Will The Rise In American Suicides Lead To A Public Health Crisis?

suicides rose among Black youth of all ages

Photos: American Academy of Pediatrics

California has launched the 988 mental health crisis hotline joining the effort to provide a simple, easy to remember, 3-digit number accessible nationally in cases someone you know needs assistance. It is hoped the national suicide and crisis hotline number can help save lives.

Sadly, suicide is a tragic public health issue that not only devastates those touched by it directly, it also leaves a lasting impression on both families and communities.

The data dramatizing the impact of suicides on the nation’s public health speaks volumes. According to the Centers for Disease Control and Prevention (CDC), during the ten years between 1999 and 2019 the suicide rate in this nation exploded with an alarming increase of 33 %. And many of you who followed health reporting in 2020 know suicides and suicide attempts continued to be an issue during the peak of the COVID-19 pandemic. The nearly 46,000 deaths by suicide in 2020 made it the 12th leading cause of death in this country.

The United Health Foundation’s annual report for the same year showed showed about 12.2 million adults “seriously thought about suicide, 3.2 million made a plan and 1.2 million made a suicide attempt.”

Although white males continue to lead with the highest rate of suicide in the nation, numbers show Black and Native American males are the fastest-growing groups dying from suicide and it has become the second leading cause of death among those between 25 to 34 years old.

In addition, death by suicide among young people in the LGBTQ+ community is two to three times higher than it is for others.

There is also, however, an alarming trend in the Black community. Black children between the ages of 5 and 12, according to a 2018 study, were shown to be twice as likely to die by suicide than white children.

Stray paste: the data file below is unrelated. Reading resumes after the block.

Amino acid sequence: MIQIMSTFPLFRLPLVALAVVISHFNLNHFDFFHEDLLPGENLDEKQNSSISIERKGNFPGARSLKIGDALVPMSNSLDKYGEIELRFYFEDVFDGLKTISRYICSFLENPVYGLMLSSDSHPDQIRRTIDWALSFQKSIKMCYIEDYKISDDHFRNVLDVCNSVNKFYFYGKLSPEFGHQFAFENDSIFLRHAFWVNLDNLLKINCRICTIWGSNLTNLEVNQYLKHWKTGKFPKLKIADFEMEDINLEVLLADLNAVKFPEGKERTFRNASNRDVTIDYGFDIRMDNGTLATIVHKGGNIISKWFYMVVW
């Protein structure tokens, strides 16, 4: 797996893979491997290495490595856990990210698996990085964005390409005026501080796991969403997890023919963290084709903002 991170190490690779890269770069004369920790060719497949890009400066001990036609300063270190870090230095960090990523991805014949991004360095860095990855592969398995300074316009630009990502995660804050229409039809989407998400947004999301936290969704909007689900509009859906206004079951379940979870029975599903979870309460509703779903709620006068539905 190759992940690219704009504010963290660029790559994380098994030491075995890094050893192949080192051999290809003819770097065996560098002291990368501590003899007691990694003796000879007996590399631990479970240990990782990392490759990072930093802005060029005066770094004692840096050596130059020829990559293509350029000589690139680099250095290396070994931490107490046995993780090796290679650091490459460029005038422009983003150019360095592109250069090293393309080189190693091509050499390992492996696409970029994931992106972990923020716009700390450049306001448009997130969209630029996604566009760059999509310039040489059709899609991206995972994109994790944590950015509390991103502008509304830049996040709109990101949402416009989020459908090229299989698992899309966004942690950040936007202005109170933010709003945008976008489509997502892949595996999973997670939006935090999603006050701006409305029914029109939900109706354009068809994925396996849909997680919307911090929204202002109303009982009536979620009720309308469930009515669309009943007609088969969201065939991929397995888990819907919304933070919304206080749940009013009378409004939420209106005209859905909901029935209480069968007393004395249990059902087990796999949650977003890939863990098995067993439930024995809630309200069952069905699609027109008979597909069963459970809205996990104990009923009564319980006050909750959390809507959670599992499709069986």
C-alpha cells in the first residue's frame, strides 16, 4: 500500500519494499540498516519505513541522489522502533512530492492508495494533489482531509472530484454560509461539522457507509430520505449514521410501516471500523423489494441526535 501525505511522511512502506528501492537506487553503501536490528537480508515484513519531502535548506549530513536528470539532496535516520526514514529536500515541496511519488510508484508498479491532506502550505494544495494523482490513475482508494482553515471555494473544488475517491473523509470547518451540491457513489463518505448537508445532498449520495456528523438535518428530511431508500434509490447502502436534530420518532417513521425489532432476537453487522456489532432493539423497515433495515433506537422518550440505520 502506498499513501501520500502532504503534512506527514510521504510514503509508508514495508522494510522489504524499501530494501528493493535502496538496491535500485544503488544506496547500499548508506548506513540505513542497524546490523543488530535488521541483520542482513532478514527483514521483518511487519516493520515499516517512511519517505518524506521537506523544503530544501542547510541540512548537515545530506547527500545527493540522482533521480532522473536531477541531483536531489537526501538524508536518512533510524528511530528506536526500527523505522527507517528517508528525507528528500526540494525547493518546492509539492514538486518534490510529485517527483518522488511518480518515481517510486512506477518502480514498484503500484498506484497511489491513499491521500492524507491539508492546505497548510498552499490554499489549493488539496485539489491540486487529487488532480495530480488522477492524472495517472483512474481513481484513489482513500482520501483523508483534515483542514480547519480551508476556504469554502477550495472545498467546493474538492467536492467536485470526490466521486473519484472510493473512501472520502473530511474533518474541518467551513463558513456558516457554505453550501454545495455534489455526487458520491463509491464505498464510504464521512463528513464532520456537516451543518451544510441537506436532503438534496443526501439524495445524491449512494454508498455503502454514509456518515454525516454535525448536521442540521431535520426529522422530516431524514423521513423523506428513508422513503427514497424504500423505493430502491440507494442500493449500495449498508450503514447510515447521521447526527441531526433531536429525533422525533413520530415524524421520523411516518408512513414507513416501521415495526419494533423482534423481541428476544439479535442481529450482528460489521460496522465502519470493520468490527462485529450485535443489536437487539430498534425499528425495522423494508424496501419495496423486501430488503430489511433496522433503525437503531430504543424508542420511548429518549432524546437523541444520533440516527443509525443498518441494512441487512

A September 2021 report found that between 2003 and 2017, suicides rose among Black youth of all ages and although Black boys experienced the biggest increases (more than 2.5 times as many Black boys died by suicide as Black girls), the increase in suicides among Black girls was more than double what it was for Black boys.

Suicide does not discriminate

The scourge of suicide does not discriminate by race, sex, sexual orientation, or age, for that matter. Many might be surprised to learn that the suicide rate among seniors is as alarming as it is–if not more so–other groups.

Consider this: although seniors make up only about 12% of the population they account for fully 18% of all deaths by suicide and seniors are the fastest growing segment of the population. This poses the potential for a major public health crisis.

The National Council on Aging notes there are a number of reasons why seniors are so vulnerable to suicide including grief over the passing of loved ones to suffering from chronic illnesses. Among suicide attempts by seniors, one in four will succeed compared to 1 in 200 young people who attempt to take their own lives. It is also reported that even when a senior fails in his/her suicide attempt, they are usually less likely to recover from its impact because they typically select more lethal methods to take their own lives.

As you can see from the information presented here, suicide deserves priority focus. Since taking office the Biden administration has increased funding for suicide prevention from from $24 million to $432 million and the Newsom administration has budgeted millions to support the 988 implementation and other suicide prevention efforts.

Despite millions in funding much remains to be done. This includes everything from ensuring adequate staffing of the 988 call centers to making members of the Black community confident that when they dial 988 for help it will not result in a police related use of deadly force incident against the loved one they were trying to assist.

We can all do our part in helping to prevent suicide by knowing the warning signs of someone in trouble and encouraging them to seek help. Years ago, we missed the warning signs of suicide in my family, don’t let this be your story. In a crisis, call for help. You now only have three numbers to remember, just dial 988.

Of course this is just my opinion. I’m keeping it real.

S.E. Williams is the executive editor of IE Voice and Black Voice News.

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